During the Iranian Revolution of 1978/9, the influence of public intellectuals was widespread. Many espoused a vision of Iran freed from the influences of 'Westtoxification', inspired by Heideggerian concepts of anti-Western nativism. By following the intellectual journey of the Iranian philosopher Ahmad Fardid, Ali Mirsepassi offers in this book an account of the rise of political Islam in modern Iran. Through his controversial persona and numerous public and private appearances before, during and particularly after the Revolution, Fardid popularised an Islamist vision militantly hostile to the modern world that remains a fundamental part of the political philosophy of the Islamic Republic to this day. By also bringing elements of Fardid's post-revolutionary thought, as well as a critical analysis of Foucault's writings on 'the politics of spirituality', Mirsepassi offers an essential read for all those studying the evolution of political thought and philosophy in modern Iran and beyond.
In a virtuoso display of erudition, thoughtfulness and humour, Terry Eagleton teases apart the concept of hope as it has been (often mistakenly) conceptualised over six millennia, from ancient Greece to today. He distinguishes hope from simple optimism, cheeriness, desire, idealism or adherence to the doctrine of Progress, bringing into focus a standpoint that requires reflection and commitment, arises from clear-sighted rationality, can be cultivated by practice and self-discipline, and which acknowledges but refuses to capitulate to the realities of failure and defeat. Authentic hope is indubitably tragic, yet Eagleton also argues for its radical implications as 'a species of permanent revolution, whose enemy is as much political complacency as metaphysical despair'. It is a means of facing the future without devaluing the moment or obviating the past. Traversing centuries of thought about the many modes of hoping - from Ernst Bloch's monumental work through the Stoics, Aquinas, Marx and Kierkegaard, among others - this penetrating book throws new light on religious faith and political ideology as well as issues such as the problem of evil, the role of language and the meaning of the past. Hope Without Optimism is a brilliantly engaged, impassioned chronicle of human belief and desire in an increasingly uncertain world.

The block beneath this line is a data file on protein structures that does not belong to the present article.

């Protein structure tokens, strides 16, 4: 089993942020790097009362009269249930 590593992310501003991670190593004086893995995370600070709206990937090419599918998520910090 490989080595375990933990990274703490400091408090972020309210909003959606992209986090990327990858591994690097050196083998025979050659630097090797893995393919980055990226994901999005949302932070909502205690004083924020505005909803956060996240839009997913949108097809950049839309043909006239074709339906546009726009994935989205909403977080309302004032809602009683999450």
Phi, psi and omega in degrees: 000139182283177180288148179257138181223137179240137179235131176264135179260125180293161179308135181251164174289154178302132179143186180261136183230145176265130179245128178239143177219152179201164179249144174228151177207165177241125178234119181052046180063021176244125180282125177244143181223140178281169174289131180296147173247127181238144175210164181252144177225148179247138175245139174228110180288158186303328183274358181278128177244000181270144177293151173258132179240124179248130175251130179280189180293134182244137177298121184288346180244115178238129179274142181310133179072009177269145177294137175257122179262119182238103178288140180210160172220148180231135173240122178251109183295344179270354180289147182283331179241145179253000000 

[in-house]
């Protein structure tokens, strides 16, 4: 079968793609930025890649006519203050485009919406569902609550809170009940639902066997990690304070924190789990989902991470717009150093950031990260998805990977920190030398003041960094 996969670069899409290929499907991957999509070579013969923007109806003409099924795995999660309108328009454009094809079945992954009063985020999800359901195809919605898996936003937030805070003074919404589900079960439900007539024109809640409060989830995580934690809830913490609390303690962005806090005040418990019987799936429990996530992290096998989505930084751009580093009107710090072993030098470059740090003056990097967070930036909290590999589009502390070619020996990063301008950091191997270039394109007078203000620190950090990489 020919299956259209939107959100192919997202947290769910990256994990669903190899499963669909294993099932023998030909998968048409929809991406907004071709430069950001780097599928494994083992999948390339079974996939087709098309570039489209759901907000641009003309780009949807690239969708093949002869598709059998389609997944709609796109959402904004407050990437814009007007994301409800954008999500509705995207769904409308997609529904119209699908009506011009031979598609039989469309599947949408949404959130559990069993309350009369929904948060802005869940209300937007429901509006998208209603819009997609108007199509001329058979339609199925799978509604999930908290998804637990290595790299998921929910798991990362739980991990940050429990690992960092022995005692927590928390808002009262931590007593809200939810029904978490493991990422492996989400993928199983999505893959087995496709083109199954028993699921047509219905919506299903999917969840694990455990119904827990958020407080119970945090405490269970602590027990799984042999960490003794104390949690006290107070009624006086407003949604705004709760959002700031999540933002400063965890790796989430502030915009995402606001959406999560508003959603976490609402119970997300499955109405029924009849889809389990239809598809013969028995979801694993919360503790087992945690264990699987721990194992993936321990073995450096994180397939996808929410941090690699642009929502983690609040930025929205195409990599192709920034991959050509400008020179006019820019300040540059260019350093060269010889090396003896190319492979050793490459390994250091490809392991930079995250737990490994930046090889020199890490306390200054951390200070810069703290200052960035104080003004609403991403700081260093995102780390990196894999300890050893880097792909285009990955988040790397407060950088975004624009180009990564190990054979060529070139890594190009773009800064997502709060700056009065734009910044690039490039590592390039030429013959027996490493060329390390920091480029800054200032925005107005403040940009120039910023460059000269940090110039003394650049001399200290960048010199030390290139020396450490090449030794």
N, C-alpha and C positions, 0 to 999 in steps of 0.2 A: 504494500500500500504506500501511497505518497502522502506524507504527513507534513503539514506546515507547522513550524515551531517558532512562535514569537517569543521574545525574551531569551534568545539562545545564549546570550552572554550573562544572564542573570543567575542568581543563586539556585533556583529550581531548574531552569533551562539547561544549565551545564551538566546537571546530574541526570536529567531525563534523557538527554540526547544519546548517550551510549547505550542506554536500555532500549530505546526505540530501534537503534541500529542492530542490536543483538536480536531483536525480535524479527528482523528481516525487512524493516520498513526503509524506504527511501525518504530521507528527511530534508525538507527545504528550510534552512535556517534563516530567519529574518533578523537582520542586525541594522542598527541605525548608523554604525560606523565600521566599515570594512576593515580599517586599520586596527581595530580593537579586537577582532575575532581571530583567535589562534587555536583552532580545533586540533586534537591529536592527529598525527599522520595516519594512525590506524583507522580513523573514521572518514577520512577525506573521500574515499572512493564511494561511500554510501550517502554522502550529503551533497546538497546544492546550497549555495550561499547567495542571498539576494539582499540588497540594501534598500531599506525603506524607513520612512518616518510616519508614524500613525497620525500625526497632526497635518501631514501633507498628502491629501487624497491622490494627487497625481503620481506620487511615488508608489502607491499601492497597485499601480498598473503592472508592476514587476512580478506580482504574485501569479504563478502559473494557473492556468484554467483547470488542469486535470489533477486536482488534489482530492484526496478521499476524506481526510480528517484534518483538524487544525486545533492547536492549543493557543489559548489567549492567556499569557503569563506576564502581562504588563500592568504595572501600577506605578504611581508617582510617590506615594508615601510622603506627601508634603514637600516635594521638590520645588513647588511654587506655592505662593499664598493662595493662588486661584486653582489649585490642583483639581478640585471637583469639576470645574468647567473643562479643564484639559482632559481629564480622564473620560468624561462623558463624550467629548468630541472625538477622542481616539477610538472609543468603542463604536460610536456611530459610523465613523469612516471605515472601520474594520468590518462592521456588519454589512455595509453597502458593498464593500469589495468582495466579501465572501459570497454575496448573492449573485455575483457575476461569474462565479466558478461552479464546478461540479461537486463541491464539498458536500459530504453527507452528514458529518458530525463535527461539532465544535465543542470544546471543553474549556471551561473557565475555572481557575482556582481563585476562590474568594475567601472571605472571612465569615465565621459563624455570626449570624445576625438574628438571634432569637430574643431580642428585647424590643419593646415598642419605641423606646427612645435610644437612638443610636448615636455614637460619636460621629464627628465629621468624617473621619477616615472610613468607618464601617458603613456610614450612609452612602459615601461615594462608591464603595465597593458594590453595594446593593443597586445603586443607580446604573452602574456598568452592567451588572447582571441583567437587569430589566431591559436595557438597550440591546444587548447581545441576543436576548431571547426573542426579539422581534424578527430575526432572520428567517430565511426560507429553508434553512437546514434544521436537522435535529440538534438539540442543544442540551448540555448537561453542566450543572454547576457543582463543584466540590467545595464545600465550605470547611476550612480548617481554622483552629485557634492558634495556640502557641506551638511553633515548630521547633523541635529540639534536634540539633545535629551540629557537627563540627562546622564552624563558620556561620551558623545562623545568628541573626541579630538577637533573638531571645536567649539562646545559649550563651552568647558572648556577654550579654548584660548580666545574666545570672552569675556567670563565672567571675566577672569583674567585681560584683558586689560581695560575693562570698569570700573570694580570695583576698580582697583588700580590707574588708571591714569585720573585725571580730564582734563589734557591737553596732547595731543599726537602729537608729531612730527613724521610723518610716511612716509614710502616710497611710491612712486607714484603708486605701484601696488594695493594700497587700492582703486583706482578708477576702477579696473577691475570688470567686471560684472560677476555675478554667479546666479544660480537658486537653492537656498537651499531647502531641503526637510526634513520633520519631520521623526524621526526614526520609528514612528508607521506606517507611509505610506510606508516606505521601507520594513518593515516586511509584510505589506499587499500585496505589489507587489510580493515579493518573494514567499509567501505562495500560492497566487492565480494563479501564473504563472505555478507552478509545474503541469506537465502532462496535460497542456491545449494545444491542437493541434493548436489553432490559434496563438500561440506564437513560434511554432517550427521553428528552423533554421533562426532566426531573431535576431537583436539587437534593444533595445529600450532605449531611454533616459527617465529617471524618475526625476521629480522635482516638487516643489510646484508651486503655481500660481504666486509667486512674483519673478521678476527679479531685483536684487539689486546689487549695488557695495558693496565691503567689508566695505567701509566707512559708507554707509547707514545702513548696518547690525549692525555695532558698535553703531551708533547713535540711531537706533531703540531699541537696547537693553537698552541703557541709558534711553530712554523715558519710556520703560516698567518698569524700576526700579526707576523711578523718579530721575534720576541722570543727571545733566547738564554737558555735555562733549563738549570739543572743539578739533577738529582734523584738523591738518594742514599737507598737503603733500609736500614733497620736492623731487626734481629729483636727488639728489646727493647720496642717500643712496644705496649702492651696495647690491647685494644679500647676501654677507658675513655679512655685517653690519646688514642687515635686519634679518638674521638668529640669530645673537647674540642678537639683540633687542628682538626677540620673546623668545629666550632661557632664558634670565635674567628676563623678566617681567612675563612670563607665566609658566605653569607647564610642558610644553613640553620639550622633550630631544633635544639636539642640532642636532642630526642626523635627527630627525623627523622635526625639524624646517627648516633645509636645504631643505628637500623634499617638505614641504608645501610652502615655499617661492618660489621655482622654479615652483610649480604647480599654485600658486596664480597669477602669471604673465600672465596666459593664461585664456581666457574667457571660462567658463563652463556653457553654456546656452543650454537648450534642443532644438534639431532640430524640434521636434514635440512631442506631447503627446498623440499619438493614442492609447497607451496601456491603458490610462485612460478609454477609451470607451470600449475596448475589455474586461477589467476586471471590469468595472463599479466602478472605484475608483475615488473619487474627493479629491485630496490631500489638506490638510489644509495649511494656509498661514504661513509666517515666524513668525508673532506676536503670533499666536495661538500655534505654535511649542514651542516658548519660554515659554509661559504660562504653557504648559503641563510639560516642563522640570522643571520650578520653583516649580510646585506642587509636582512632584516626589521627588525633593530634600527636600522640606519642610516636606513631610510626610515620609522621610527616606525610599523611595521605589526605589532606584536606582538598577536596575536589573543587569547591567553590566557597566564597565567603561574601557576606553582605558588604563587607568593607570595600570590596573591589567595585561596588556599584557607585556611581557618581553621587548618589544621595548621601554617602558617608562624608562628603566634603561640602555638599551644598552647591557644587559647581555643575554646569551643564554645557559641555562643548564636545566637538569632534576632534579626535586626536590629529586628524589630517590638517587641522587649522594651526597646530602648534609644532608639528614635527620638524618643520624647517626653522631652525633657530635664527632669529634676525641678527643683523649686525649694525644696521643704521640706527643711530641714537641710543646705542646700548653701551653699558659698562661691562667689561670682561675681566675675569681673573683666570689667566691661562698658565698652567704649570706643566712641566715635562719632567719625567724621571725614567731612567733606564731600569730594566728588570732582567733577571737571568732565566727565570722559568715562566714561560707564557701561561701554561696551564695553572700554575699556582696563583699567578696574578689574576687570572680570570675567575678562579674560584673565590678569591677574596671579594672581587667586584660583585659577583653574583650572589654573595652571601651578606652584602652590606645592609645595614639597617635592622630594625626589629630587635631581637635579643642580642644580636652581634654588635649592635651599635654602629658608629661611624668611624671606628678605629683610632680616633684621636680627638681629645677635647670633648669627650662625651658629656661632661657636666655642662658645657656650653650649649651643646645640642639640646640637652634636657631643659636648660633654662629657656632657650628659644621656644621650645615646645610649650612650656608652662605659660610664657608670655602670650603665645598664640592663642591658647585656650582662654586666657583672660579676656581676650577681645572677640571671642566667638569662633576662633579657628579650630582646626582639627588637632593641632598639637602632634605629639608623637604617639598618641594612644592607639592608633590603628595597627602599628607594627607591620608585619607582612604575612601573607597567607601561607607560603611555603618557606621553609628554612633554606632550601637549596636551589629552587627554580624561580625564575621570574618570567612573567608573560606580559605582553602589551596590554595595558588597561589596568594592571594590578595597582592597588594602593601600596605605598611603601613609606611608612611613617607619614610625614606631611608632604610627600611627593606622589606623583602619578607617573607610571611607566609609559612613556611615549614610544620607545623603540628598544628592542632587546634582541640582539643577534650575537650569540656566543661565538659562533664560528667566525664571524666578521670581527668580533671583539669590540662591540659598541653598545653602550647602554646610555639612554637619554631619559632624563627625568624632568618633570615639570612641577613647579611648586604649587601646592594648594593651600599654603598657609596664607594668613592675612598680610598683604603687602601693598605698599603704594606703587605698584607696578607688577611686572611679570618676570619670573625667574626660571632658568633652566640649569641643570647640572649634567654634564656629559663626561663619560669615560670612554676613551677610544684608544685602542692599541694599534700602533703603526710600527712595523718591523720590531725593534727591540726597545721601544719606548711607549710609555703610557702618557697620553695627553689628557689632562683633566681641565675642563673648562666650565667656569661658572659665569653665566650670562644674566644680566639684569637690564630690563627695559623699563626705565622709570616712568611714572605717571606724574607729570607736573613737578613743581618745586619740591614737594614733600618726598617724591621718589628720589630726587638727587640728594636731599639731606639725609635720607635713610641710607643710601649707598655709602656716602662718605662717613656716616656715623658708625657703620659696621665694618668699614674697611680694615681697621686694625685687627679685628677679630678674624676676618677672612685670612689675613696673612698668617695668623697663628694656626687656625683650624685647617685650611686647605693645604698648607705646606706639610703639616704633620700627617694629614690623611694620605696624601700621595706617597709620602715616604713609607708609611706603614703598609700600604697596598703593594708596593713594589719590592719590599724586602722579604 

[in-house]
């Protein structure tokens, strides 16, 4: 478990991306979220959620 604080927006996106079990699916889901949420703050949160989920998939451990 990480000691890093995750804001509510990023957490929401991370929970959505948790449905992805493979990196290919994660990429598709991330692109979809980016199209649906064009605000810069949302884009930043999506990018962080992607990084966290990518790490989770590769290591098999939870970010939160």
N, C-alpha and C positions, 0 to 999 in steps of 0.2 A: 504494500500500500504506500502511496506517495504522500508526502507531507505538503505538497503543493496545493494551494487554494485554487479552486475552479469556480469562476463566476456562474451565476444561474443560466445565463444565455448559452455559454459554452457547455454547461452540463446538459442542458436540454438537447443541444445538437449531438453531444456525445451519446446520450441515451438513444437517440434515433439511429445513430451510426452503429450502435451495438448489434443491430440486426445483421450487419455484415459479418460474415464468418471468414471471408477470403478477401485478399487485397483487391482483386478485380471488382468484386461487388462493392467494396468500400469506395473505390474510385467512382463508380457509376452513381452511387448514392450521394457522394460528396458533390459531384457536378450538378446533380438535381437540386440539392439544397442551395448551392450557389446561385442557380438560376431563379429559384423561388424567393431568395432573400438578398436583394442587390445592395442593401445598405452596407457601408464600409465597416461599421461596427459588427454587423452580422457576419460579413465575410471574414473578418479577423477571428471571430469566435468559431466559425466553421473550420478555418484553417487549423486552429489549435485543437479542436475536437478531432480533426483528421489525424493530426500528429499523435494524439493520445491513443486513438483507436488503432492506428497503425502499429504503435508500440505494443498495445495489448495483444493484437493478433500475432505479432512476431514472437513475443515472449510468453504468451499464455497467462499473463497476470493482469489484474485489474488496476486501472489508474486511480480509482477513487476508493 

Newcomb's problem is a controversial paradox of decision theory. It is easily explained and easily understood, and there is a strong chance that most of us have actually faced it in some form or other. And yet it has proven as thorny and intractable a puzzle as much older and better-known philosophical problems of consciousness, scepticism and fatalism. It brings into very sharp and focused disagreement several long-standing philosophical theories on practical rationality, on the nature of free will, and on the direction and analysis of causation. This volume introduces readers to the nature of Newcomb's problem, and ten chapters by leading scholars present the most recent debates around the problem and analyse its ramifications for decision theory, metaphysics, philosophical psychology and political science. Their chapters highlight the status of Newcomb's problem as a live and continuing issue in modern philosophy.
Today, politicians and intellectuals warn that we face a crisis of civility and a veritable war of words polluting our public sphere. In liberal democracies committed to tolerating diversity as well as active, often heated disagreement, the loss of this conversational virtue appears critical. But is civility really a virtue? Or is it, as critics claim, a covert demand for conformity that silences dissent? Mere Civility sheds light on our predicament and the impasse between "civilitarians" and their opponents by examining early modern debates about religious toleration. As concerns about uncivil disagreement achieved new prominence after the Reformation, seventeenth-century figures as different as Roger Williams, Thomas Hobbes, and John Locke could agree that some restraint on the war of words would be necessary. But they recognized that the prosecution of incivility was often difficult to distinguish from persecution. In their efforts to reconcile diversity with disagreement, they developed competing conceptions of civility as the social bond of tolerant societies that still resonate. Most modern appeals to civility follow either Hobbes or Locke by proposing to suppress disagreement or exclude persons and positions deemed "uncivil" for the sake of social concord. Compared with his contemporaries' more robust ideals, Williams's unabashedly mere civility--a minimal, occasionally contemptuous adherence to culturally contingent rules of respectful behavior--is easily overlooked. Yet Teresa Bejan argues that Williams offers a promising path forward in confronting our own crisis of civility, one that fundamentally challenges our assumptions about what a tolerant--and civil--society should look like.